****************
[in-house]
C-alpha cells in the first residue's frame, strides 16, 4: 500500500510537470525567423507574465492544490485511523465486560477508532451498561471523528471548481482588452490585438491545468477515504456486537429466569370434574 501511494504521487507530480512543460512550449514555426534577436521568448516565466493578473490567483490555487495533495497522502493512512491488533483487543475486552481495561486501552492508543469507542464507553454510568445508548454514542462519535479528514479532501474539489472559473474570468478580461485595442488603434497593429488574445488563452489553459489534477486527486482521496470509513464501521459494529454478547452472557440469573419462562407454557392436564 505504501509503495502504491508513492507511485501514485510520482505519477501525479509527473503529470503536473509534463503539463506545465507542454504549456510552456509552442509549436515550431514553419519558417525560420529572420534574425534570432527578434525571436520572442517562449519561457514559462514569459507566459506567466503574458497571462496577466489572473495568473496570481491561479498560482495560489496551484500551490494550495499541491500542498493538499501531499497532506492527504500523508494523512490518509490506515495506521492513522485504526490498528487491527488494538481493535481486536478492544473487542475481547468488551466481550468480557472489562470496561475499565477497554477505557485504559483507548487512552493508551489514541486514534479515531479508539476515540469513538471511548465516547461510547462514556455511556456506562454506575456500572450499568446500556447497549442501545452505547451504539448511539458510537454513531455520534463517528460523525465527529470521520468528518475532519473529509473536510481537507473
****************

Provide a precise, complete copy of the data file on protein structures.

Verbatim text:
[in-house]
C-alpha cells in the first residue's frame, strides 16, 4: 500500500510537470525567423507574465492544490485511523465486560477508532451498561471523528471548481482588452490585438491545468477515504456486537429466569370434574 501511494504521487507530480512543460512550449514555426534577436521568448516565466493578473490567483490555487495533495497522502493512512491488533483487543475486552481495561486501552492508543469507542464507553454510568445508548454514542462519535479528514479532501474539489472559473474570468478580461485595442488603434497593429488574445488563452489553459489534477486527486482521496470509513464501521459494529454478547452472557440469573419462562407454557392436564 505504501509503495502504491508513492507511485501514485510520482505519477501525479509527473503529470503536473509534463503539463506545465507542454504549456510552456509552442509549436515550431514553419519558417525560420529572420534574425534570432527578434525571436520572442517562449519561457514559462514569459507566459506567466503574458497571462496577466489572473495568473496570481491561479498560482495560489496551484500551490494550495499541491500542498493538499501531499497532506492527504500523508494523512490518509490506515495506521492513522485504526490498528487491527488494538481493535481486536478492544473487542475481547468488551466481550468480557472489562470496561475499565477497554477505557485504559483507548487512552493508551489514541486514534479515531479508539476515540469513538471511548465516547461510547462514556455511556456506562454506575456500572450499568446500556447497549442501545452505547451504539448511539458510537454513531455520534463517528460523525465527529470521520468528518475532519473529509473536510481537507473